Recording is of the very best. Orchestra and singers have been extremely well chosen. It is divisive to choose but choose I will. Robert Bloch and Nell Snaidas are my current favourites.

The words are given in English only so there’s no chance to sing along - and believe me you want to. You can however get hold of the transliterated Yiddish and translations at:

This well documented and superbly recorded winner opens a door onto a piteously neglected area of the repertoire. If this is anything to go by this CD (and its successor will spell) the sort of revival symphonic film music made during the 1970s and Broadway shows made during the 1980s. We must hope for some complete score recordings as well."

American Record Guide, February 2004

"Nine singers, all excellent, do the honors...The Milken Archives commissioned new but historically considered orchestrations, which capture the Flavor of Yiddish Theater. The Vienna Chamber Orchestra evokes its ambience...I found this a joy, and because good music well played and interpreted is ecumenical, one not need to be Jewish to enjoy it. There a copious notes, including the texts of all the songs. Excellent sonics."

Howard Kissel
New York Daily News, December 2003

"An unusual document is "Abraham Ellstein's Yiddish Stage Songs," which is part of the Milken Archive of American Jewish Music on Naxos. These are lively, affecting, beautifully performed pieces."

Jerry Dubins
Fanfare, December 2003

"In certain respects, this volume, and those that are to follow, may well come to represent the most important historical document of this entire project, for it resurrects a species of art form that, for all practical purposes, is now extinct...For some, this CD will be a nostalgia trip down memory lane; for others, a real discovery of the rich treasures of a once vibrant Jewish era. Performances are all wonderful."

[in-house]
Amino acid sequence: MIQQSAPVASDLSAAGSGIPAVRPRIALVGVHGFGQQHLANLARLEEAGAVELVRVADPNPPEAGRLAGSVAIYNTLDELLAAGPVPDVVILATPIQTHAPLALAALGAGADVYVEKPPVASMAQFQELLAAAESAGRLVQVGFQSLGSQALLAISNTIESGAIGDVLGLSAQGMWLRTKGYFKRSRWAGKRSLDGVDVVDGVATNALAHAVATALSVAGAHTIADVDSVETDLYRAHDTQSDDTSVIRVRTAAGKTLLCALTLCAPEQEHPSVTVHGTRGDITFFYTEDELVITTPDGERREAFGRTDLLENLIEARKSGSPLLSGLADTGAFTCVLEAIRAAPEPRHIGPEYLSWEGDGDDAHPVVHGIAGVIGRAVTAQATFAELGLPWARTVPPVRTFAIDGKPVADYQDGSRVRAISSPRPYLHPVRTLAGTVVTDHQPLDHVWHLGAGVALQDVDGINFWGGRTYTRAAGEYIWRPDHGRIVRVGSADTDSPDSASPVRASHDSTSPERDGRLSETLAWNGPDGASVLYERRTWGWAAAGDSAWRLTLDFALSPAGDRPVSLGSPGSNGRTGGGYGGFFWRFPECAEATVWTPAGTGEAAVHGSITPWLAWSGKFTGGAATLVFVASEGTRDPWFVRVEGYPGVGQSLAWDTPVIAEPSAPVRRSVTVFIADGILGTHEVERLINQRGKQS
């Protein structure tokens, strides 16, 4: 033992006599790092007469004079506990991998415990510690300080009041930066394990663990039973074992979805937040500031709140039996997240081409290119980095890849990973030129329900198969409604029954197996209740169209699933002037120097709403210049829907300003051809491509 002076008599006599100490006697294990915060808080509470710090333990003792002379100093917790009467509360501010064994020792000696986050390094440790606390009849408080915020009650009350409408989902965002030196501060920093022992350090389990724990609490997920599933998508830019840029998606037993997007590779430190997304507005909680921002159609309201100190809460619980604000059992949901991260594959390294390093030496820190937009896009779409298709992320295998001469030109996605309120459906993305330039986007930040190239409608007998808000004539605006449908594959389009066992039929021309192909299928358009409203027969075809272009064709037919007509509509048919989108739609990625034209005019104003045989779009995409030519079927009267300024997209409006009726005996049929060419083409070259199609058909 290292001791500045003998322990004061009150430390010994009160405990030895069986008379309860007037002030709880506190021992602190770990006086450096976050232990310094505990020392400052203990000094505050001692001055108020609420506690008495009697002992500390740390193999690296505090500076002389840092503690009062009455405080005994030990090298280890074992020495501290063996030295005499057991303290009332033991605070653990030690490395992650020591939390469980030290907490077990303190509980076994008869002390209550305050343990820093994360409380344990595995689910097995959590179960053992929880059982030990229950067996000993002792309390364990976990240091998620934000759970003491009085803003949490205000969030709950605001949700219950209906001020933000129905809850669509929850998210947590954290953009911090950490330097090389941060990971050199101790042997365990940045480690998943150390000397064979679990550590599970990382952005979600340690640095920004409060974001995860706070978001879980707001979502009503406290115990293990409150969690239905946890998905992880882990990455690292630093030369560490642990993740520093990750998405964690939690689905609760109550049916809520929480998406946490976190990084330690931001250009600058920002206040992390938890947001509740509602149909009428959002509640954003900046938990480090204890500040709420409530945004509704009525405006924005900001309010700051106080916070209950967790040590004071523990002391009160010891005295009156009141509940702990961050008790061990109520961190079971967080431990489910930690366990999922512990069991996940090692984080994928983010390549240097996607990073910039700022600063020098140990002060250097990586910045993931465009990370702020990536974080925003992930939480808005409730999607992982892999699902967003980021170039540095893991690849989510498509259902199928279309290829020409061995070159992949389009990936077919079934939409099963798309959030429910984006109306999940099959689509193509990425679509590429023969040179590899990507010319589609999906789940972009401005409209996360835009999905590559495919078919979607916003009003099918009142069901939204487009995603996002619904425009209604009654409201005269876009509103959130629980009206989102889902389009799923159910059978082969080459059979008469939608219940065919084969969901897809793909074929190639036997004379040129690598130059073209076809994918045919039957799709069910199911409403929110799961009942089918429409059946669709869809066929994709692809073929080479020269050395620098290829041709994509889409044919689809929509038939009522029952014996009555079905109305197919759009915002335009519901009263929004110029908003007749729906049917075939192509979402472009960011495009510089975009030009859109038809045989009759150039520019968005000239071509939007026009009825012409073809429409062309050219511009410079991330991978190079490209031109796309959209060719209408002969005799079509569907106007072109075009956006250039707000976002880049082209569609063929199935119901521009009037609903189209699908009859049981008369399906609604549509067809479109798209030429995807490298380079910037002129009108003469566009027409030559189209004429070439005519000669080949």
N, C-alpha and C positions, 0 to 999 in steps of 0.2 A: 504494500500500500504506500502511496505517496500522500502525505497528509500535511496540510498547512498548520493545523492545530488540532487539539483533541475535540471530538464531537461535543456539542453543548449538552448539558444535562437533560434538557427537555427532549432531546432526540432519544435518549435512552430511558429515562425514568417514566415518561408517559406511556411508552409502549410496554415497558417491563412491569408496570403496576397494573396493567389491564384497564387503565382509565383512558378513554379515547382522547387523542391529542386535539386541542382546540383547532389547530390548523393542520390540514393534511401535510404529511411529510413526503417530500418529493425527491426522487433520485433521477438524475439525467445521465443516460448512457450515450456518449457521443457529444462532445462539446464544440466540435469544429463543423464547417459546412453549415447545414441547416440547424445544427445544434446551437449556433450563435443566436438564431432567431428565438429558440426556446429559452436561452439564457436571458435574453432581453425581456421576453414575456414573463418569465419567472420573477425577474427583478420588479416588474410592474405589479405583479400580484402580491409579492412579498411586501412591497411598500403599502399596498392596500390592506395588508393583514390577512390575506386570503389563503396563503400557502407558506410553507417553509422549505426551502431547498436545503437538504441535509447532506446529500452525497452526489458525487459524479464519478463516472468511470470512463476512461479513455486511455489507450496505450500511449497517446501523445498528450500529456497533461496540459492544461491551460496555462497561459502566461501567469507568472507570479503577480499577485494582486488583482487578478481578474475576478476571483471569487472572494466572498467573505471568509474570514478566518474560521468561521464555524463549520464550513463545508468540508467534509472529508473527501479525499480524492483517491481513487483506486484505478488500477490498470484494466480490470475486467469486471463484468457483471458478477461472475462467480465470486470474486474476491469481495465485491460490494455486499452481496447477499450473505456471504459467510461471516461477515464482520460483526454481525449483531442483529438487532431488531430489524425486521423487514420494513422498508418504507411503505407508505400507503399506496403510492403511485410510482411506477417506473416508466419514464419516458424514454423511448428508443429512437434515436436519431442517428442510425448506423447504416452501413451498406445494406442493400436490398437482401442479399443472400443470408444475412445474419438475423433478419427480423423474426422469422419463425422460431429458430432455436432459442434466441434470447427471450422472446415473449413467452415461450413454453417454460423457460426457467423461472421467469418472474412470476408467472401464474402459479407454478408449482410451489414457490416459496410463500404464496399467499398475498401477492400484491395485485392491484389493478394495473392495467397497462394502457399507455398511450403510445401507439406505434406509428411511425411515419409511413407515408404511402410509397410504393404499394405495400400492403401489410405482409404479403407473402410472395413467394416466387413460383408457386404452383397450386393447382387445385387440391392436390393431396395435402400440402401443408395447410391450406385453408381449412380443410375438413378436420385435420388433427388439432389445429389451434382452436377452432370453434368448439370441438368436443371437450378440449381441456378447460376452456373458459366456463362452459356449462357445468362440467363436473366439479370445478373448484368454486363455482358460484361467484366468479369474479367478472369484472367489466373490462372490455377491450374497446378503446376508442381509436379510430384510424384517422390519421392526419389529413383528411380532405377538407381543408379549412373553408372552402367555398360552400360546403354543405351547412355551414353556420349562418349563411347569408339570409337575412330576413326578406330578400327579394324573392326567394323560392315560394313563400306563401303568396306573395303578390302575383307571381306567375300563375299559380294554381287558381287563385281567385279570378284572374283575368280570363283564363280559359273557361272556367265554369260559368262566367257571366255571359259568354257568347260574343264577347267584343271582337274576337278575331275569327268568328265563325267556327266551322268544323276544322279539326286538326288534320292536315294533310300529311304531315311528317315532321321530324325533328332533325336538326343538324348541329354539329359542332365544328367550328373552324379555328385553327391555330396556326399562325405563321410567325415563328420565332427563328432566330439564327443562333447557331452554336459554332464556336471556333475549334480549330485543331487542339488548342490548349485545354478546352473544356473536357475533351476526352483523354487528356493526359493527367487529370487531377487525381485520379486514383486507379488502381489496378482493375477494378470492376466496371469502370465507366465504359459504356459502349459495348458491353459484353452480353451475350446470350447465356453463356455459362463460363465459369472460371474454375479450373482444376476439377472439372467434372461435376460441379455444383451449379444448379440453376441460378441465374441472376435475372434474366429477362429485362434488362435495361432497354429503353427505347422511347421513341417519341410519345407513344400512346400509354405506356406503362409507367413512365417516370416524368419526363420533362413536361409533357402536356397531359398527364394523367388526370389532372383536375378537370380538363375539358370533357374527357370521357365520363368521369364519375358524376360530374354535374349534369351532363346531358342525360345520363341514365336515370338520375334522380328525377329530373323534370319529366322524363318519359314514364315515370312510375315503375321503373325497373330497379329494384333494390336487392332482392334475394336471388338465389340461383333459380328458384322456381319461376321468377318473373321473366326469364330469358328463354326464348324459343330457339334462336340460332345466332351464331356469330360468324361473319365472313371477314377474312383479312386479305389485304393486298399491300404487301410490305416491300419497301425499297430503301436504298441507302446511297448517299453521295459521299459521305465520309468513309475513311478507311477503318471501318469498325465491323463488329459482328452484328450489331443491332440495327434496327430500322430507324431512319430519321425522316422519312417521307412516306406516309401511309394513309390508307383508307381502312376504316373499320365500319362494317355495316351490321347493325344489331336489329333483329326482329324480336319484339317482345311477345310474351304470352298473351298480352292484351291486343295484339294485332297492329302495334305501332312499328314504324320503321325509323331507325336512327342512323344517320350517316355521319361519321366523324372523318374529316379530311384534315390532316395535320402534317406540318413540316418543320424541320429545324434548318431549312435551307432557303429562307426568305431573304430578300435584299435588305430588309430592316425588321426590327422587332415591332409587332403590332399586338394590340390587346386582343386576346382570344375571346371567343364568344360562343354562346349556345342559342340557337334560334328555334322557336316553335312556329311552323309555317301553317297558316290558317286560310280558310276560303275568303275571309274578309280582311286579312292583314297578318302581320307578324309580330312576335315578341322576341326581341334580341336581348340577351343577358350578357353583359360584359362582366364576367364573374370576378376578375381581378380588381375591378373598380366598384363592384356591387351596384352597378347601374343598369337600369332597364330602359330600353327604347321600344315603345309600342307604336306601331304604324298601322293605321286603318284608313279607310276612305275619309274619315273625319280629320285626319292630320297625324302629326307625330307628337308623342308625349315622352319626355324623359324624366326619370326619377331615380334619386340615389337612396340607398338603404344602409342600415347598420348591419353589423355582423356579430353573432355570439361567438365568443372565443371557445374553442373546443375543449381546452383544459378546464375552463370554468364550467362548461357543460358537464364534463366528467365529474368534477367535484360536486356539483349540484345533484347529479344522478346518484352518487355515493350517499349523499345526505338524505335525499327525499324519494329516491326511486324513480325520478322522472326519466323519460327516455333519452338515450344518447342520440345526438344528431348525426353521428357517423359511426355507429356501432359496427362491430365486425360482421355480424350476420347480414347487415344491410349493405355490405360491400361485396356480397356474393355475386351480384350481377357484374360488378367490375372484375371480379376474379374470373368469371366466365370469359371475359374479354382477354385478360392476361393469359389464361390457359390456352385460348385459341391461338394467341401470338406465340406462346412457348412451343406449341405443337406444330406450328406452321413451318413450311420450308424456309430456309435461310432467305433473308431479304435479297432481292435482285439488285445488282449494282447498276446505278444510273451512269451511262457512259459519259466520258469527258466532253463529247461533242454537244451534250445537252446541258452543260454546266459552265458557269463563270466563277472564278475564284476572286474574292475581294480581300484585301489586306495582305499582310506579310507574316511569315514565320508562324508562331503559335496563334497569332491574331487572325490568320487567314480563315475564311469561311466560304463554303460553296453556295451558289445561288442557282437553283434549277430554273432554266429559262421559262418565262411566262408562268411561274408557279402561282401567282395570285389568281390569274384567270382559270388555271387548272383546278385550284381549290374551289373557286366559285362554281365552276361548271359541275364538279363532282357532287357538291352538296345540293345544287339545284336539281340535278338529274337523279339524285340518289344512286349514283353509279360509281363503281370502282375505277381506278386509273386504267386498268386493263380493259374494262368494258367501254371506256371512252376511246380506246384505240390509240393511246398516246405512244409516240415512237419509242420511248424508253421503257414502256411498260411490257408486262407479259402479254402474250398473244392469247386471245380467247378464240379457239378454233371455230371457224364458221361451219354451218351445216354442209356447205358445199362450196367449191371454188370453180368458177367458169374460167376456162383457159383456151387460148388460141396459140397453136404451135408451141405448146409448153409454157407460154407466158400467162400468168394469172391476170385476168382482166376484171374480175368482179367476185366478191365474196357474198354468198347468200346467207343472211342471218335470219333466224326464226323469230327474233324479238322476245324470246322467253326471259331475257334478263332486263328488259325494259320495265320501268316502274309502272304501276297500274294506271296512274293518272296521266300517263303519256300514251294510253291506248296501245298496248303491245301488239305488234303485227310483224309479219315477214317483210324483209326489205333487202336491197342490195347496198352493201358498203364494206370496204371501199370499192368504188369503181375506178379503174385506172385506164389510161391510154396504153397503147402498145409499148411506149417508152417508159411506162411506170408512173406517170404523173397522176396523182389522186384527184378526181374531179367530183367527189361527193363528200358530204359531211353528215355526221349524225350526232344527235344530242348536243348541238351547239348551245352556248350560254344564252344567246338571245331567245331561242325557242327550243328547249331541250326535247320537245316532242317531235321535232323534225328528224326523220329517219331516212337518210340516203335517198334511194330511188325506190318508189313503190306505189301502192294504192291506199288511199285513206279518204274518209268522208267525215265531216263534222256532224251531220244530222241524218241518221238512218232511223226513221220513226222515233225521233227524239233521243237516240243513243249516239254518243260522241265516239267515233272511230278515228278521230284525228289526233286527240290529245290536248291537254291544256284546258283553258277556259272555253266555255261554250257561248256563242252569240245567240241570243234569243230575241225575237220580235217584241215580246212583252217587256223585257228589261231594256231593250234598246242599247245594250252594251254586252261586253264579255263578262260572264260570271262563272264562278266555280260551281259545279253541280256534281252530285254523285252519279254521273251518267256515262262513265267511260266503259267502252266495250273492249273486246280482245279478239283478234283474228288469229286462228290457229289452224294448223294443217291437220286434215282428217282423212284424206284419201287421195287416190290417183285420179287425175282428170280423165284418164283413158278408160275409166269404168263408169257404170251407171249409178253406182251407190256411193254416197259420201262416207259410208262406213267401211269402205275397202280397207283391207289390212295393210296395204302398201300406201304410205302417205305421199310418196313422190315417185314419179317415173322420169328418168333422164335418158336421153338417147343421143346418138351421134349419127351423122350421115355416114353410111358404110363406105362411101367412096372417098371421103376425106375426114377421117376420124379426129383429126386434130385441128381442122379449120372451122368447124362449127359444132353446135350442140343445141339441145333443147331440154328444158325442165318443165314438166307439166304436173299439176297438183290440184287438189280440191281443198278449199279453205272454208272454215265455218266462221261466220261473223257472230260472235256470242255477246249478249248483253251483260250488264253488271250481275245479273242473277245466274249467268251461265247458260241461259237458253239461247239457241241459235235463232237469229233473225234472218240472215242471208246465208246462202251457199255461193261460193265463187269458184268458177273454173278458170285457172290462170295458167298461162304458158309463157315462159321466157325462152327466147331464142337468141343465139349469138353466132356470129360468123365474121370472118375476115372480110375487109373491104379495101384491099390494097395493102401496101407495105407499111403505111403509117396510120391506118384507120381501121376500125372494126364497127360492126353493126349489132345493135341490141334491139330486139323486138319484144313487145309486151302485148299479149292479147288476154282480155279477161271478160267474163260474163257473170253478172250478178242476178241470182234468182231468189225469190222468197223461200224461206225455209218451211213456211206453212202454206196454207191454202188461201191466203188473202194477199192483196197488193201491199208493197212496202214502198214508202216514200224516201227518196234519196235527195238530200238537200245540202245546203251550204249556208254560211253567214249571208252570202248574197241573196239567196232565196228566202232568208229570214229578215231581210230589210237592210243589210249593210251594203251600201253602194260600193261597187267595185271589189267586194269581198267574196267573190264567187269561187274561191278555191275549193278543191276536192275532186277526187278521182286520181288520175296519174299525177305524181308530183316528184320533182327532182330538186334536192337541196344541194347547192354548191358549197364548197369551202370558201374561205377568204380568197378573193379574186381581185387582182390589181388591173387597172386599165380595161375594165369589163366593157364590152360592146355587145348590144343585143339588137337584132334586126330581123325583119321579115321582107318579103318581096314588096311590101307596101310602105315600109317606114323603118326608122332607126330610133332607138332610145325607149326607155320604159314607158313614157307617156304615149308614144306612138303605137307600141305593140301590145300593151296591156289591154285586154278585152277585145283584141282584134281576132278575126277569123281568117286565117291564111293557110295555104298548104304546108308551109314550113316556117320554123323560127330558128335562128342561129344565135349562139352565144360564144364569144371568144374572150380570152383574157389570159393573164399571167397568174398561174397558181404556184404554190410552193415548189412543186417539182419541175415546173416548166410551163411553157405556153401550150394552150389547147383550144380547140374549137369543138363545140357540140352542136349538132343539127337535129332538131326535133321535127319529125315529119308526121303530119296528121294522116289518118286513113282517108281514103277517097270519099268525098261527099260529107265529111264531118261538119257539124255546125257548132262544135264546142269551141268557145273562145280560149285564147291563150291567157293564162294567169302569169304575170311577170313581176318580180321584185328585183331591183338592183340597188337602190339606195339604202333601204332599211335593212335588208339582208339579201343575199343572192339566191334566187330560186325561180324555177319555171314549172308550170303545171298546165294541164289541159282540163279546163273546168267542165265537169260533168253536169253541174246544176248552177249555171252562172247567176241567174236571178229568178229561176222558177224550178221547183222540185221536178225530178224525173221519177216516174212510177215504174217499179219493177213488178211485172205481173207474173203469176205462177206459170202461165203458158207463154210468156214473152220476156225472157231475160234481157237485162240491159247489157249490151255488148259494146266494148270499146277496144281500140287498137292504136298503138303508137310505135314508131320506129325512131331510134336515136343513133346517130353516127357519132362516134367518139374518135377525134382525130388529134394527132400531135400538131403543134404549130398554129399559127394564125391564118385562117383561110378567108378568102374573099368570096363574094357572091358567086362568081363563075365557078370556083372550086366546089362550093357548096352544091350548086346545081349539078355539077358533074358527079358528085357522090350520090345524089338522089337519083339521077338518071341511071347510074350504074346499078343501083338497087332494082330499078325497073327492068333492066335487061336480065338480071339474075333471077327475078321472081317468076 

Ken Smith
Newark Star-Ledger, October 2003

"From the sacred to the profane, these two collections set high standards for the Naxos/Milken series and the recording industry at large. Not only do both highlight rarely performed repertory, they arrange it coherently and package it with complete texts and knowledgeable annotation. Mario Castelnuovo-Tedesco, known best as a composer for classical guitar, steps well outside that arena in these beautifully well-crafted choral works. Three Stars.

The world of American Yiddish theater, only faint echoes of which can be heard in Manhattan's Lower East Side, gets a respectful revival in these newly orchestrated selections. Lyrics are printed in English translations only, but with a few well-considered footnotes that help put today's listener in the proper time and place. Three Stars."

Dan Pine
Jewish News Weekly of Northern California

"Most original orchestrations have been lost, but top reconstruction orchestrators like Ira Hearshen and Paul Henning turned in spectacular arrangements throughout...Every track is delicious, thanks in large part to the singers, who come from conservatory, musical theater and cantorial backgrounds. Each is dynamite...The music is glorious, while Yiddish, as sung on this set, shows itself to be a truly expressive and easy-on-the ear language."